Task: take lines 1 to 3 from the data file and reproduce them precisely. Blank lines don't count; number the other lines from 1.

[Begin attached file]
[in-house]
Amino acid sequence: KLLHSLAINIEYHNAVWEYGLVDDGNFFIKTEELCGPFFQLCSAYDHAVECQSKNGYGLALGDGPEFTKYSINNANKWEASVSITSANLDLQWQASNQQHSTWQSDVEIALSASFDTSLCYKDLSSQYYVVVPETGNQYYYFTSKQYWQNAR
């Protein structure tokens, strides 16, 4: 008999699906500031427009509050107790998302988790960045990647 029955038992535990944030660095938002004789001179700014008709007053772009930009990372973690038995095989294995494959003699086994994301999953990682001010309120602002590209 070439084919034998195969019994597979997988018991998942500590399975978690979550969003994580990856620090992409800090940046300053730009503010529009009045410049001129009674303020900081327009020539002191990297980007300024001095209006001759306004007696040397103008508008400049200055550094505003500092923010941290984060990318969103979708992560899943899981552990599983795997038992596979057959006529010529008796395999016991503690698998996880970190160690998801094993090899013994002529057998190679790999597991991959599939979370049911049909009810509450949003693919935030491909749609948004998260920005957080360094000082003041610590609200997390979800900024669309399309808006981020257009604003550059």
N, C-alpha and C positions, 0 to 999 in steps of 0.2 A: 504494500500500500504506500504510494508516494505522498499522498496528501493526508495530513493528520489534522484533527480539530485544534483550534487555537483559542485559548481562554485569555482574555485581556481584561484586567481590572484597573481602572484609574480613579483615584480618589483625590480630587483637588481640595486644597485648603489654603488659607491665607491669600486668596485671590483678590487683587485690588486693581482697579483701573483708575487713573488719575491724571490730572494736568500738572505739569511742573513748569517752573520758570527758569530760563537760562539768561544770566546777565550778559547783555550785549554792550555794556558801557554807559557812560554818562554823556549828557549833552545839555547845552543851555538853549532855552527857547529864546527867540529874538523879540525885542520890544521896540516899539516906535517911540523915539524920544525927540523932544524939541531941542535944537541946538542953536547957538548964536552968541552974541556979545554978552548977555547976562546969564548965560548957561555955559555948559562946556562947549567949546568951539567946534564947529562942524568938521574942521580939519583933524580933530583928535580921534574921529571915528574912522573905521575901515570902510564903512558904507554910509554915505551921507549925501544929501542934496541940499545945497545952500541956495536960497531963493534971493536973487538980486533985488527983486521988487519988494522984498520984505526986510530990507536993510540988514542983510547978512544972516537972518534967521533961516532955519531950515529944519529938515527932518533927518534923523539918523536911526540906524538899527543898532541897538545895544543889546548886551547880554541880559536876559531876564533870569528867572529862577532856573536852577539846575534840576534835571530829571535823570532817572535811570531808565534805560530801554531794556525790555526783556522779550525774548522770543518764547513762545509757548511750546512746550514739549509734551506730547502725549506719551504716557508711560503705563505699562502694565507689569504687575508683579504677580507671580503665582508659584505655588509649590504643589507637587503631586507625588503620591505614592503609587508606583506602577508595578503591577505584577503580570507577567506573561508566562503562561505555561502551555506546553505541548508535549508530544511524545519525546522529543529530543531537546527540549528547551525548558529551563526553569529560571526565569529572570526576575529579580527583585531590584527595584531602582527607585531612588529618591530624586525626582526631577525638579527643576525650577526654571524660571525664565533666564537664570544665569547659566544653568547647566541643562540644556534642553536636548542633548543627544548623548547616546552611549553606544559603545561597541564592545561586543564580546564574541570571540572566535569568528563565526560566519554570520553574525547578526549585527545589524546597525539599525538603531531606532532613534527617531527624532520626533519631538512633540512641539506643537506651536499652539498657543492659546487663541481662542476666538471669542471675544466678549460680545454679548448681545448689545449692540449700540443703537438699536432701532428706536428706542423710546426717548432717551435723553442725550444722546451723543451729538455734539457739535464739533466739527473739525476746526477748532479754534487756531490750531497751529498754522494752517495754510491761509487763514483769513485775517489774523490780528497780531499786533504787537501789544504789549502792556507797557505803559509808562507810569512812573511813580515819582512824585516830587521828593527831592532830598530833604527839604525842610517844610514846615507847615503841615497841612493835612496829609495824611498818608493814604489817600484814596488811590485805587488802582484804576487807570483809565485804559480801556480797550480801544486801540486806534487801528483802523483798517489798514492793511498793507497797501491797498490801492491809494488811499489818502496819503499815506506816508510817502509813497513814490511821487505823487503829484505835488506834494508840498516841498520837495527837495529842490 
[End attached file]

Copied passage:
[in-house]
Amino acid sequence: KLLHSLAINIEYHNAVWEYGLVDDGNFFIKTEELCGPFFQLCSAYDHAVECQSKNGYGLALGDGPEFTKYSINNANKWEASVSITSANLDLQWQASNQQHSTWQSDVEIALSASFDTSLCYKDLSSQYYVVVPETGNQYYYFTSKQYWQNAR
């Protein structure tokens, strides 16, 4: 008999699906500031427009509050107790998302988790960045990647 029955038992535990944030660095938002004789001179700014008709007053772009930009990372973690038995095989294995494959003699086994994301999953990682001010309120602002590209 070439084919034998195969019994597979997988018991998942500590399975978690979550969003994580990856620090992409800090940046300053730009503010529009009045410049001129009674303020900081327009020539002191990297980007300024001095209006001759306004007696040397103008508008400049200055550094505003500092923010941290984060990318969103979708992560899943899981552990599983795997038992596979057959006529010529008796395999016991503690698998996880970190160690998801094993090899013994002529057998190679790999597991991959599939979370049911049909009810509450949003693919935030491909749609948004998260920005957080360094000082003041610590609200997390979800900024669309399309808006981020257009604003550059």